By: Sydney Vollmer, ARB Intern
Much of Cincinnati has Irish heritage, and you probably know that. But did you know that the story of Hamlet also has Irish roots? It’s true. It has often been said that Shakespeare probably stole the idea for his play from the works of the Scandinavian poet, Snow Bear. However, Dr. Lisa Collinson of the University of Aberdeen has researched the origin of the Dane’s story for years and reaches the conclusion that Hamlet’s roots go back even further than Snow Bear.
The first key player in this history is the Gesta Danorum where we meet a character named Amlethus. A passage from this work reads, “As they passed the sand-dunes they told him to look at this flour, to which he remarked that it had been ground by the foaming billows when it was stormy.” As Collinson states:
It is agreed that Shakespeare (probably indirectly) borrowed much material, including the core of his central character, from the early thirteenth-century Danish pseudo-history, Gesta Danorum, attributed to Saxo Grammaticus. Second, the Gesta Danorum character, Amlethus—on whom Hamlet is partially based—is held to be related to a figure called Amlođi.
In the Scandinavian work by Snow Bear, the name Amlodi is brought up only in one verse when his characters are on a ship. The translated passage says:
They say the nine skerry-brides [Ægir’s daughters, waves] turn fast the most hostile island-box-mill [churning sea] out beyond the land’s edge, they who long ago ground Amlođi’s meal-ship [Amlođi’s mill = sea]. The ring-damager [generous ruler] cuts with ship’s prow the dwelling [sea] of the ships’ slopes [waves]. Here the sea is called Amlođi’s mill.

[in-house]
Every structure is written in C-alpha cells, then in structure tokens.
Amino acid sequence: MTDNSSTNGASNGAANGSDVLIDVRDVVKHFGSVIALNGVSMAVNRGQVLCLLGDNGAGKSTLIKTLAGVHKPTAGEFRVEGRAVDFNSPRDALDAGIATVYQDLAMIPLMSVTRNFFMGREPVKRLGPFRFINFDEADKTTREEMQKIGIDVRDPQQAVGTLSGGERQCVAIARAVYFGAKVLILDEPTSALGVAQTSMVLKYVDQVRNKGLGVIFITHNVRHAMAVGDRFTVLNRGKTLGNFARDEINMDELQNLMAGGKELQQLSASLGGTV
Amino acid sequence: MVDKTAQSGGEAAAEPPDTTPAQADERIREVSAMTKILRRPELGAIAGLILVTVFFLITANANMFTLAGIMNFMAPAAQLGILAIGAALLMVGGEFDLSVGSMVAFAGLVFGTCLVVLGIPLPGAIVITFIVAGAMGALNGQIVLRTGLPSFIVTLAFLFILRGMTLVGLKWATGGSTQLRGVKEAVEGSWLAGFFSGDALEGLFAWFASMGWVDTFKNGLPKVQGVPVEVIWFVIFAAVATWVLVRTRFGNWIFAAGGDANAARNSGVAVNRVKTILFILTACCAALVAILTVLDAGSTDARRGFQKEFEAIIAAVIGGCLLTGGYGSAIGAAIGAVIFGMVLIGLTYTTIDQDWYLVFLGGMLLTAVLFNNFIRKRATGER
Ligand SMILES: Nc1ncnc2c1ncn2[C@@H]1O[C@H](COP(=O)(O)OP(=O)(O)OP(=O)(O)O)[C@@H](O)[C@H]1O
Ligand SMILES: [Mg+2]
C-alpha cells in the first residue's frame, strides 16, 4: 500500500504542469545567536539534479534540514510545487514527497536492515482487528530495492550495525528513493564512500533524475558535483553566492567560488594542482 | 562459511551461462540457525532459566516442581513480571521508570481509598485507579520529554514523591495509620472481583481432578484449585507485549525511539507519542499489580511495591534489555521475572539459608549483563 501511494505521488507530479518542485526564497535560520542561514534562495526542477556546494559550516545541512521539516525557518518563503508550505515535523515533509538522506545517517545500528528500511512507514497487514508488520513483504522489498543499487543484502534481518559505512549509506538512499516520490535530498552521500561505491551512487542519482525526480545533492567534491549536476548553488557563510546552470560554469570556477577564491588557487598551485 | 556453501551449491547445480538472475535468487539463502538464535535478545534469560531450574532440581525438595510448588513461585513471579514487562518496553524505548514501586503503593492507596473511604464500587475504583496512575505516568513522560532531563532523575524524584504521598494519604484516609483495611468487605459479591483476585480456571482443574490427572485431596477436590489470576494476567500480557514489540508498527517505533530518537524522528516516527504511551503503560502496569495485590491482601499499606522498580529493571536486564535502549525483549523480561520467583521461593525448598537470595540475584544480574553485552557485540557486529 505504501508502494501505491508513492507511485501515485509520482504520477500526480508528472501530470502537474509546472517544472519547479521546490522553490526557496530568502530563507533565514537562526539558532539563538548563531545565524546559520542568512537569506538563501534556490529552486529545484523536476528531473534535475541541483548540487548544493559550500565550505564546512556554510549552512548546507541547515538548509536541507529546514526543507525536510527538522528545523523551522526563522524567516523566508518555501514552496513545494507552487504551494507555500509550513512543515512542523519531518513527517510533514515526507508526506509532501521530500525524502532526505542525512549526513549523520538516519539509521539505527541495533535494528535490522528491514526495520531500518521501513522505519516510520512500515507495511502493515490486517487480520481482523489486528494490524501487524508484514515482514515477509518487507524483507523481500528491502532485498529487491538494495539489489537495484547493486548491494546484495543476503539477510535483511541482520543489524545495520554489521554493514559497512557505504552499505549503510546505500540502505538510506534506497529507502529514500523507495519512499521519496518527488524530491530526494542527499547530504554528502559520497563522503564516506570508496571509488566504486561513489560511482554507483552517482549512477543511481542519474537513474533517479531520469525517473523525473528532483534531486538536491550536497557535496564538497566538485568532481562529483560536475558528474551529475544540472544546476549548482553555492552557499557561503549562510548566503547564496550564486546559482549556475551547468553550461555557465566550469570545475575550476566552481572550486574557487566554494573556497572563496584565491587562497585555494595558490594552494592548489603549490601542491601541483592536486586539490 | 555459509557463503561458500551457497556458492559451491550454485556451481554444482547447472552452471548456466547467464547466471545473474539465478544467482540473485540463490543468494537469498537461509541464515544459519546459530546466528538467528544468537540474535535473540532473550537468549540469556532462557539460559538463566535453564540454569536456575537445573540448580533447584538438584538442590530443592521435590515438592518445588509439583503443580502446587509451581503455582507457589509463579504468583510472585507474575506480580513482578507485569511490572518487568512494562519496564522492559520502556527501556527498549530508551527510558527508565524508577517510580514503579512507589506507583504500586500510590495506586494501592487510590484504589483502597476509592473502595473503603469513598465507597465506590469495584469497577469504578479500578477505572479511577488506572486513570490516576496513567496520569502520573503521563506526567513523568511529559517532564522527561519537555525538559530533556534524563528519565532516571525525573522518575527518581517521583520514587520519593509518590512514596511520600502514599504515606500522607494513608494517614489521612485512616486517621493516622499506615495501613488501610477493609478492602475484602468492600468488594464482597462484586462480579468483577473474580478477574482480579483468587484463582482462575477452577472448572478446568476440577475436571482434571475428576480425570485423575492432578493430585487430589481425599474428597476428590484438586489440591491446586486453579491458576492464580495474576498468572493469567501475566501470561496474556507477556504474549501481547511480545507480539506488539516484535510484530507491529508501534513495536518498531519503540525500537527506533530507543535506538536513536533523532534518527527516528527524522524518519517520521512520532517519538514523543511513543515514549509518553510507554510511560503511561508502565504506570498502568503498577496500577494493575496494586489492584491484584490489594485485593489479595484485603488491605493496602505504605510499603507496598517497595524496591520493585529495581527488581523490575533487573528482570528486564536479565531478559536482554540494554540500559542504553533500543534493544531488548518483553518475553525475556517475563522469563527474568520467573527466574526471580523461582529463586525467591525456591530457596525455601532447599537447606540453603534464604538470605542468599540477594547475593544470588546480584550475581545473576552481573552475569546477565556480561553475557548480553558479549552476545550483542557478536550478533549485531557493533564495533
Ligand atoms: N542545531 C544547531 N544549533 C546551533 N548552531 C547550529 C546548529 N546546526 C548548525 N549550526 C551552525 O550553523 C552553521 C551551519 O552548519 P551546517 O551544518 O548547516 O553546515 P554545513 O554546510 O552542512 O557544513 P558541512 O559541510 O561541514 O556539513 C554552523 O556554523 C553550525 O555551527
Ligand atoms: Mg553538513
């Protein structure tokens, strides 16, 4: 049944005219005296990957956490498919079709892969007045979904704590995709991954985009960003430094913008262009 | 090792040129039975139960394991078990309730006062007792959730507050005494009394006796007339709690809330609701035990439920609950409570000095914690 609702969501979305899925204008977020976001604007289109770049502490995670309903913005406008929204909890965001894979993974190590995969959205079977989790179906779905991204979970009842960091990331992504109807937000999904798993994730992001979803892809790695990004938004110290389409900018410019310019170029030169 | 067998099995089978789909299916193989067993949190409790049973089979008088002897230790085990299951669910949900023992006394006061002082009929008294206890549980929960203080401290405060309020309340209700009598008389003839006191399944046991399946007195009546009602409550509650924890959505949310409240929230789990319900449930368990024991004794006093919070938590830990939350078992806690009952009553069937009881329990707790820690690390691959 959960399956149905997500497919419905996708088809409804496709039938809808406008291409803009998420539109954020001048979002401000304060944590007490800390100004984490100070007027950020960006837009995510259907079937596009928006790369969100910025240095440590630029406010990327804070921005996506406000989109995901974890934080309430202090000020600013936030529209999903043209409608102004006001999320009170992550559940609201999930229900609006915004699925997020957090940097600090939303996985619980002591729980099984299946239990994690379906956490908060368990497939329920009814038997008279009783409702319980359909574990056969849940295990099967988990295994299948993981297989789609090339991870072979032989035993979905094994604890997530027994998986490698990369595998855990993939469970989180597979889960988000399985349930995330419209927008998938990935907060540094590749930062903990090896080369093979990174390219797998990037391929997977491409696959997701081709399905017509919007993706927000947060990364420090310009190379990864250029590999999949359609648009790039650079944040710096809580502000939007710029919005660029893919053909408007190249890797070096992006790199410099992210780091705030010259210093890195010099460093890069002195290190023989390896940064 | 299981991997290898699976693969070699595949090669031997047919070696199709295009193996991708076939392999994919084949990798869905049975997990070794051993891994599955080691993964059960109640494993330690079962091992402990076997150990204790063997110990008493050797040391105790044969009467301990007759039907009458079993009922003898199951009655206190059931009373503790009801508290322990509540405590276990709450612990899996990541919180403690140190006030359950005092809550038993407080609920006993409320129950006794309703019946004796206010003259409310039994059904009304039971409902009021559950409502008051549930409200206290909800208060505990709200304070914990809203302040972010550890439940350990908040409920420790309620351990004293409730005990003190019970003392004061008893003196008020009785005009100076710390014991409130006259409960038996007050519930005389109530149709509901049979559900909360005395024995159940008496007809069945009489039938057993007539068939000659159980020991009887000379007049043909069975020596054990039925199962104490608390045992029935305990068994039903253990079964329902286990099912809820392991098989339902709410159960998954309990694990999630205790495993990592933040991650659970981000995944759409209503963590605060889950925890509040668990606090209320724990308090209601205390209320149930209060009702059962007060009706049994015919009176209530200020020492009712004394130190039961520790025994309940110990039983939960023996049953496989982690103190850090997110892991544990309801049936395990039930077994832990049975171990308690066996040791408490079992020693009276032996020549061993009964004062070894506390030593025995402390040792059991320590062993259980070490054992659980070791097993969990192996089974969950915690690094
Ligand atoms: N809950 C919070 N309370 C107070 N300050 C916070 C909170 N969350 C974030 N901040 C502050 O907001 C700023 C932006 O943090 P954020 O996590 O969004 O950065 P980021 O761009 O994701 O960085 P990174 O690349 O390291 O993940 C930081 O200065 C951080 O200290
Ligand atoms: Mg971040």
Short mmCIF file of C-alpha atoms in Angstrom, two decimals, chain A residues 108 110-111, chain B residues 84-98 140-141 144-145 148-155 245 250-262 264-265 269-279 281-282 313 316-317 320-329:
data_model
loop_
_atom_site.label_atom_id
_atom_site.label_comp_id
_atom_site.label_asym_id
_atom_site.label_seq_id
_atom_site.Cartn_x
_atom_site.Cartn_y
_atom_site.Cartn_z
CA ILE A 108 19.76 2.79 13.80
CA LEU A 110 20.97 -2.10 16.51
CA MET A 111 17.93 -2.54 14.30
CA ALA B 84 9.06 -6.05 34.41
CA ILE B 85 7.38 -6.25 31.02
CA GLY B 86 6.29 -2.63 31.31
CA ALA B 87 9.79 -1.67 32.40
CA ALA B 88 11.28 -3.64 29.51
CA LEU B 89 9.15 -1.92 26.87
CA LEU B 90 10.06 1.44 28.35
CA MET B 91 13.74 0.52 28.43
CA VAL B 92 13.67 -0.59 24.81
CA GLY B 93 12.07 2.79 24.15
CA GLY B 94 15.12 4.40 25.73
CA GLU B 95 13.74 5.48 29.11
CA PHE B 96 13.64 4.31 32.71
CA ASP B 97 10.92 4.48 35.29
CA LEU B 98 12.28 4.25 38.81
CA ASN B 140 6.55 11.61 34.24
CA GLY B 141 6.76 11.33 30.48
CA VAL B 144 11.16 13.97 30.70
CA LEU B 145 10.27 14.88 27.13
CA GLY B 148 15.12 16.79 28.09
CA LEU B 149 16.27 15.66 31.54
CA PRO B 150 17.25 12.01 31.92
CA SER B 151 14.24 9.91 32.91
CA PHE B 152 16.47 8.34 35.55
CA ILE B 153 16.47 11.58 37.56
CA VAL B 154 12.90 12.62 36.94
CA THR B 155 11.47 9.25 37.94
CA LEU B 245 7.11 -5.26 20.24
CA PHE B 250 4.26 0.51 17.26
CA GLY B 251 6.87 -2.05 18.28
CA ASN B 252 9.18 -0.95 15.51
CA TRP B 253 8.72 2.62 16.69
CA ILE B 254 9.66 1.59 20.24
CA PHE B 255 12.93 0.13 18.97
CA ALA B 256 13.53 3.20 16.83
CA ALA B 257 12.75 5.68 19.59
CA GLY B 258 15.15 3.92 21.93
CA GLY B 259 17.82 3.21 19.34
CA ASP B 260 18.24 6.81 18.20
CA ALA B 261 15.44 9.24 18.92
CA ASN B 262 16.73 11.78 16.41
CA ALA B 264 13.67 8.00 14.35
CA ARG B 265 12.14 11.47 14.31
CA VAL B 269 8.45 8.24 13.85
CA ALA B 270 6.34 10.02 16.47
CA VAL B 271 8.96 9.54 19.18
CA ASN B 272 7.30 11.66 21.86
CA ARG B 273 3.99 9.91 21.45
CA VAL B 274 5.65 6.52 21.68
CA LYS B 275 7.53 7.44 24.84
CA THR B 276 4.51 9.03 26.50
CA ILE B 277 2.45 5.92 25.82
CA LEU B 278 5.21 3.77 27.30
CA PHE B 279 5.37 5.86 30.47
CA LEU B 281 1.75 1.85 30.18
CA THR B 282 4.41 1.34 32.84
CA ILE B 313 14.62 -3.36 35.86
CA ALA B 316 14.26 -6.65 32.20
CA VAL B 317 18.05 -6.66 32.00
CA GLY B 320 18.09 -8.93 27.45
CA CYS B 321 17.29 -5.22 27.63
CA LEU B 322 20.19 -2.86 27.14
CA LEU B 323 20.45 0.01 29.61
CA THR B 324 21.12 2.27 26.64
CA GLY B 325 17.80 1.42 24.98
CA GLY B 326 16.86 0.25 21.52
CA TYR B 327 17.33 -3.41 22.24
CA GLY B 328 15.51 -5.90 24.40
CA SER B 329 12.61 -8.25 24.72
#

There is some dispute about whether or not Amlodi is a name or if it, in this instance, is referring to the sea itself (Milne). In either case, Hamlet is compared to a sea and also references a sea of troubles, making the connection to this story a lot more interesting. The verse also can be directly compared to that of Amlethus, tying all three works together.
Dr. Collinson then stumbled in her research upon a fourth “Admlithi” (pronounced with a silent “d”) in a Gaelic tale entitled Togail Bruidne Da Derga, which translates to “The Destruction of Da Derga’s Hostel”. In this story, a king is murdered and one of the killers describes three men. Among these three is Admlithi, bearing little significance to the story (Collinson). However, in translation, the names of the three men described all translate to some version of “ground” or “grindings”.
Though the names Admlithi and Amlodi aren’t very similar upon first glance, when we look to see how they are pronounced, it is easy to understand how the transition could have been made thanks to word of mouth. Collinson argues that Snow Bear most likely heard the Togail Bruidne Da Derga before it was ever written down, and the “I” became an “o” and the rest is theatrical history.
As an archival intern, it’s intriguing to see how stories adapt over time and are retold in a variety of different ways. Choose to believe whatever you wish as far as how Hamlet was conceived, but acknowledge all of the stories in your life that you’ve only heard in one way. Chances are, they weren’t created the way you thought they were!
Milne, Joanne. “Thousand Year Old ‘Irish Hamlet’ Mystery: Solved?” University of Aberdeen. Communications Team Office of External Affairs, University of Aberdeen, King’s College, Aberdeen, 03 Mar. 2011. Web. 29 Sept. 2015.
Collinson, L. A. “‘A New Etymology for Hamlet? The Names Amlethus, Amlođi and Admlithi.” The Review of English Studies. Oxford Journals, 03 Mar. 2011. Web. 06 Oct. 2015.